“Blood rain” a term used for rain carrying sand from desert. When the rain falls it looks a reddish colour and when it dries off it leaves a thin layer of dust which can also be red, hence the name. It is capable of coating houses, cars and garden furniture. Storms in the Sahara desert, which is around 2,000 miles away, are usually responsible for stirring up dust blown towards the UK.The current winds arriving in the country are part of the band of warm air which is predicted to bring unseasonably warm temperatures over the next few days, followed by rain in some areas.
The rain and the fine layer of dust left after it falls can also be other colours. “The different coloured sands in the Sahara mean the rain and the coating it leaves can vary in colour,” says weather expert Philip Eden.”It can be reddish, but it is quite rare. It is more likely to be a sandy colour or brown. It’s not as spectacular as it sounds.””Blood rain” happens a few times a year in the UK, say experts.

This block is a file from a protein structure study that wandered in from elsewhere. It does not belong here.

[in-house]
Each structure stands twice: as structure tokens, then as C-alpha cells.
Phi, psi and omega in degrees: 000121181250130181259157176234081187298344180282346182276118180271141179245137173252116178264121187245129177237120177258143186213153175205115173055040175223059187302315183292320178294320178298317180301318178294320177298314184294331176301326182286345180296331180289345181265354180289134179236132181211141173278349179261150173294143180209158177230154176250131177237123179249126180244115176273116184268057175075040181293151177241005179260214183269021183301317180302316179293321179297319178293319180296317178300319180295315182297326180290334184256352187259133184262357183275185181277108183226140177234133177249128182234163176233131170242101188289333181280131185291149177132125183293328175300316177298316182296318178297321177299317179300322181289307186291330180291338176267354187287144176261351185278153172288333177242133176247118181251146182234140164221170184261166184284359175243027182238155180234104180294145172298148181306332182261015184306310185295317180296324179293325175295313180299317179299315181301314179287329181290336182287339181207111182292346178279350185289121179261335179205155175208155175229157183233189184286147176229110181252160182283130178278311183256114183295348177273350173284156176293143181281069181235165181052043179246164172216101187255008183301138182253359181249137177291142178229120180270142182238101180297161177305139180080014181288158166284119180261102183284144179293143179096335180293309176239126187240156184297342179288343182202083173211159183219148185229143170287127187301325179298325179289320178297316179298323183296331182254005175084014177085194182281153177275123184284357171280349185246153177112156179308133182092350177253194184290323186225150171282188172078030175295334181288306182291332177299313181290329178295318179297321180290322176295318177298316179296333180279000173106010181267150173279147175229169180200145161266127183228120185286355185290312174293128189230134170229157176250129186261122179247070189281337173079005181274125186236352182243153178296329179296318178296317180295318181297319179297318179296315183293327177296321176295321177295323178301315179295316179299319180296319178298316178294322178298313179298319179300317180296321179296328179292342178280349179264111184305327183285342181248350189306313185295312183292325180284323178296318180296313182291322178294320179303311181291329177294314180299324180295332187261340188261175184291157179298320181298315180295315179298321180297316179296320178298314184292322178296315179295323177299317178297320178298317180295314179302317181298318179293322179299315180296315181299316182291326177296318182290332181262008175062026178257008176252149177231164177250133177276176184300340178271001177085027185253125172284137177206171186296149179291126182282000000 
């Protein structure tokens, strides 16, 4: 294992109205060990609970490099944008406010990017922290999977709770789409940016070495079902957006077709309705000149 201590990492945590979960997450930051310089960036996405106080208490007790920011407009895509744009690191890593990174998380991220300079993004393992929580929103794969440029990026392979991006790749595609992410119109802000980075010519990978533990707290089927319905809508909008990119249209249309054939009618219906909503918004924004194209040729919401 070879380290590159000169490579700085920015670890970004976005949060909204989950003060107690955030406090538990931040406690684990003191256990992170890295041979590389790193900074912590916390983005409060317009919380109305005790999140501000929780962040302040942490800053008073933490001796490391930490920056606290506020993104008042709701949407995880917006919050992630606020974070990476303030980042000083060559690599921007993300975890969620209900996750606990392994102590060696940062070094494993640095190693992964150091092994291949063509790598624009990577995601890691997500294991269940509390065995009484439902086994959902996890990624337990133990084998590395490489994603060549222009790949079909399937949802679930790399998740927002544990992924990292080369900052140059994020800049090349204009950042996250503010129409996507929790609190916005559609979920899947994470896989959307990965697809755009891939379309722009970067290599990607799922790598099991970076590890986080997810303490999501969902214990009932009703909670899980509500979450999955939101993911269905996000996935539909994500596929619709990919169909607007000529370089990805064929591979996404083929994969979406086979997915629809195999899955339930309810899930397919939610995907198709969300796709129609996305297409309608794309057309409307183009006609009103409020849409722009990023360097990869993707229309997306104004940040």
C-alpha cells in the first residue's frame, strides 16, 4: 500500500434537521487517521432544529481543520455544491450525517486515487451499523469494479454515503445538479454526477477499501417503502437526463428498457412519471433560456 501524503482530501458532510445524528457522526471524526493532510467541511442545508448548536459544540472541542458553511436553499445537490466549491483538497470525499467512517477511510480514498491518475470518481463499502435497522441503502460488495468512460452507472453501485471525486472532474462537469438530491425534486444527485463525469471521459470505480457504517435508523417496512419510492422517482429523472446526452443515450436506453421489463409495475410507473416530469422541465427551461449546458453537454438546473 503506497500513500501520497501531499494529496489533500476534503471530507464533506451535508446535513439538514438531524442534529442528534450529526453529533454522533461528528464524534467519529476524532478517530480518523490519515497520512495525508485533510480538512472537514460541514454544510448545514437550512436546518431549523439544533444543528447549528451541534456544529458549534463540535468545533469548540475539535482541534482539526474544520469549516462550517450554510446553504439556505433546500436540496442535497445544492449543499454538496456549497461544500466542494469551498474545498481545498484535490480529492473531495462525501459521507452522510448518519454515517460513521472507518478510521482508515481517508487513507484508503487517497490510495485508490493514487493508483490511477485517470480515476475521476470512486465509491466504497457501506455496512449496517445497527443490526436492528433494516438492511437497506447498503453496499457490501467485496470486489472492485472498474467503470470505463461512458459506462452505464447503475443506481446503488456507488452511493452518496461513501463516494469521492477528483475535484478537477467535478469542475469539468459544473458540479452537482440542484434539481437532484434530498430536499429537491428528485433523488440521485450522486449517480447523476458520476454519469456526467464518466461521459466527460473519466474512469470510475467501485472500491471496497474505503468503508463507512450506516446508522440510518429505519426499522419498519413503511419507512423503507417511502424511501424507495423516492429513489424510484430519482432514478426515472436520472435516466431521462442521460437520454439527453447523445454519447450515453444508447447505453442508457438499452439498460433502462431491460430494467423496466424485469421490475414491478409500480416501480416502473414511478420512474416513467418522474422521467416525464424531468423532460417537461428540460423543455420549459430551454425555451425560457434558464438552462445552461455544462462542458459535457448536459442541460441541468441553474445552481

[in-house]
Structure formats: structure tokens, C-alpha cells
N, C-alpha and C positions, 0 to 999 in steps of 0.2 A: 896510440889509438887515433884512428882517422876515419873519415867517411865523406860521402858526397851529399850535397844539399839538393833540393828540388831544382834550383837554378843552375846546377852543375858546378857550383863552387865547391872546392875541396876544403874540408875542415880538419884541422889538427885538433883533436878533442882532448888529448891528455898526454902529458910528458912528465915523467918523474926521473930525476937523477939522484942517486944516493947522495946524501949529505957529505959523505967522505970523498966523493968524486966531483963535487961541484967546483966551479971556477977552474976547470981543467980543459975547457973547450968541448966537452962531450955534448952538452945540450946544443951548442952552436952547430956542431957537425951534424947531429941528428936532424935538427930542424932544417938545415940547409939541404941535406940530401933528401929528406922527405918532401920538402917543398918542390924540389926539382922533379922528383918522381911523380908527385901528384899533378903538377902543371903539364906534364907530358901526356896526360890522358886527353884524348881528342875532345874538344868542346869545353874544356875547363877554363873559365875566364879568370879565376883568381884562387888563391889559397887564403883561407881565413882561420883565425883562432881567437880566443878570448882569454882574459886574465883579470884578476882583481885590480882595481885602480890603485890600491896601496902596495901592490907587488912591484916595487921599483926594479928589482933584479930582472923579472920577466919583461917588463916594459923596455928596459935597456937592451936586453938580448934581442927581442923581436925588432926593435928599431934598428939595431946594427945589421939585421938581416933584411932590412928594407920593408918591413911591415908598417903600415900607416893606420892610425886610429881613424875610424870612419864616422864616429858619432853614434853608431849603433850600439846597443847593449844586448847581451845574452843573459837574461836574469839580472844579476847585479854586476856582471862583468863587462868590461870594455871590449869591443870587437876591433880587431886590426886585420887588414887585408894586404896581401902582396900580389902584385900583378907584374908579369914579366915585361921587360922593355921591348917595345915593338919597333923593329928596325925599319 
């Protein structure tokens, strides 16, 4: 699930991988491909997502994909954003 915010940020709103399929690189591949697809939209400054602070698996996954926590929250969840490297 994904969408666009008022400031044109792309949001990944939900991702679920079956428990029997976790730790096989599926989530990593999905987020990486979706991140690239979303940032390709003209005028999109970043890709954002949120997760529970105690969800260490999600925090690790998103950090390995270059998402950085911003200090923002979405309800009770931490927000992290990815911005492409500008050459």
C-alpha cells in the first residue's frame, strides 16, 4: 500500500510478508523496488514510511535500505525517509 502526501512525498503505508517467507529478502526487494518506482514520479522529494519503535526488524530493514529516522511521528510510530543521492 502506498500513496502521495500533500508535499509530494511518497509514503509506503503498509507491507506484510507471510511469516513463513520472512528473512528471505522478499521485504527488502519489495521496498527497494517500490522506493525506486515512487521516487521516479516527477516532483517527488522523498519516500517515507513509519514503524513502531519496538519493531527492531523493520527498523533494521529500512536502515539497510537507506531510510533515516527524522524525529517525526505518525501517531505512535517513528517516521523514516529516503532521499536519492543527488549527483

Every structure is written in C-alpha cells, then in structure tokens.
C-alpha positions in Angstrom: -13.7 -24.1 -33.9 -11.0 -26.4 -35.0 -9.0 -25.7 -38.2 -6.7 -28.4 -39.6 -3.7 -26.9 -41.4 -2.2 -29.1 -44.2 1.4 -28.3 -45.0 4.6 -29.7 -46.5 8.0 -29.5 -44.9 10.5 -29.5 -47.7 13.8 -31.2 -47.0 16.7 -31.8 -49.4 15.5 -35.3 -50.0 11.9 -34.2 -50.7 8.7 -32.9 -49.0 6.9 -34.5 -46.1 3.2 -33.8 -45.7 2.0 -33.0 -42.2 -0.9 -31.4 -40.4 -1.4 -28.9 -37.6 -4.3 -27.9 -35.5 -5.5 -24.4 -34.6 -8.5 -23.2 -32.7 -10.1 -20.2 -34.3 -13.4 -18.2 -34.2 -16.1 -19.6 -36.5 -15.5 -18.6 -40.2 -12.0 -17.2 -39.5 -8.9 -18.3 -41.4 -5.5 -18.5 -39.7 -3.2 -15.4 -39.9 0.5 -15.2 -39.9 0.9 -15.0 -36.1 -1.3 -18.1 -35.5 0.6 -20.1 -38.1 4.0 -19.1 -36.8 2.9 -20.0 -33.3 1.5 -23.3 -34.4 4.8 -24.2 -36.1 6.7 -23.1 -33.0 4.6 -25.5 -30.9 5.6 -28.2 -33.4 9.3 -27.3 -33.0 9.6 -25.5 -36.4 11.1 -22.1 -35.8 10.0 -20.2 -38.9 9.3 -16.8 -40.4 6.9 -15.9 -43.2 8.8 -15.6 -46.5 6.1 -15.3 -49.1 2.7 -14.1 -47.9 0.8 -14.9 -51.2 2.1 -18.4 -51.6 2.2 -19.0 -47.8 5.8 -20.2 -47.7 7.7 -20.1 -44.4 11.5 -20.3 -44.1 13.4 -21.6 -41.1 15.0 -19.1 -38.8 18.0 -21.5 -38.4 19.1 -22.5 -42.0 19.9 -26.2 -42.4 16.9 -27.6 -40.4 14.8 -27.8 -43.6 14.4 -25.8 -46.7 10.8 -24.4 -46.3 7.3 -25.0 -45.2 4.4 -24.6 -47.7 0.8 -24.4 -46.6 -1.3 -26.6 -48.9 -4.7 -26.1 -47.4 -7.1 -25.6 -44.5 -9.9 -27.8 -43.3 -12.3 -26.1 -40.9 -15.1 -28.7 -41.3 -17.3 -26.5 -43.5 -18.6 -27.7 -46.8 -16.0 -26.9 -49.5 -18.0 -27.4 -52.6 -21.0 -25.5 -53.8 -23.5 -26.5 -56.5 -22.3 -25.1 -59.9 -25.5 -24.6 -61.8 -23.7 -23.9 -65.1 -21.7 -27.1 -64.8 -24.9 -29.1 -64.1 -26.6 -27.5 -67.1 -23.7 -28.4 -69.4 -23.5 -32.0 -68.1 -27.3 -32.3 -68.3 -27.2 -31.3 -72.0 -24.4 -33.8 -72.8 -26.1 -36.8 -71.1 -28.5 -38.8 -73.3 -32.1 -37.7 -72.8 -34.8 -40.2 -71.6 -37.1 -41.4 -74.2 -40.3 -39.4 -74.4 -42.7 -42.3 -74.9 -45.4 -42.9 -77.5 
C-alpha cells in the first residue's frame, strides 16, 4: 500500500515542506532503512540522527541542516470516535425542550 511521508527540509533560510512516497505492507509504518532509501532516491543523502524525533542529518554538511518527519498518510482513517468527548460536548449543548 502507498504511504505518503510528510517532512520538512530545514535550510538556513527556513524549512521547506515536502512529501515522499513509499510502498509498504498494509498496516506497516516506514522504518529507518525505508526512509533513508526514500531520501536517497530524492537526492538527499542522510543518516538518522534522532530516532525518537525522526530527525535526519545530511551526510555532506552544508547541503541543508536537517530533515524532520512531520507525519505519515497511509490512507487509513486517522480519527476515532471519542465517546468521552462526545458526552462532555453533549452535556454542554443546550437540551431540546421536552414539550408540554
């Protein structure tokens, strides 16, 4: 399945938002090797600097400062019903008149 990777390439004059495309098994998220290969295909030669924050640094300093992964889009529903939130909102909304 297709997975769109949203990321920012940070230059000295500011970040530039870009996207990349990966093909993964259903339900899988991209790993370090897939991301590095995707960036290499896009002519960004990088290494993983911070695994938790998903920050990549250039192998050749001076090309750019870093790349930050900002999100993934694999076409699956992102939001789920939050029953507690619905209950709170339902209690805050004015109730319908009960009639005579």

It is more common in southern Europe like Spain and the South of France, which are closer to the Sahara. But it can travel longer distances and fall in areas like Scandinavia.A well-documented incident of “blood rain” happened in 2001 in the southern Indian state of Kerala.In the middle of a monsoon red rain started to fall and did so intermittently for several weeks. The colour was strong enough to stain clothes. There were also reports of green, yellow, brown and black rains.Investigations suggested the rain was red because winds had stirred up dust from the Arabian Peninsula. Although another theory explored even suggested some sort of life form had fallen from the skies. It was reported at the time that Godfrey Louis, a physicist at Mahatma Gandhi University in Kottayam, concluded samples left over from the rains did not contain dust and instead had “a clear biological appearance”.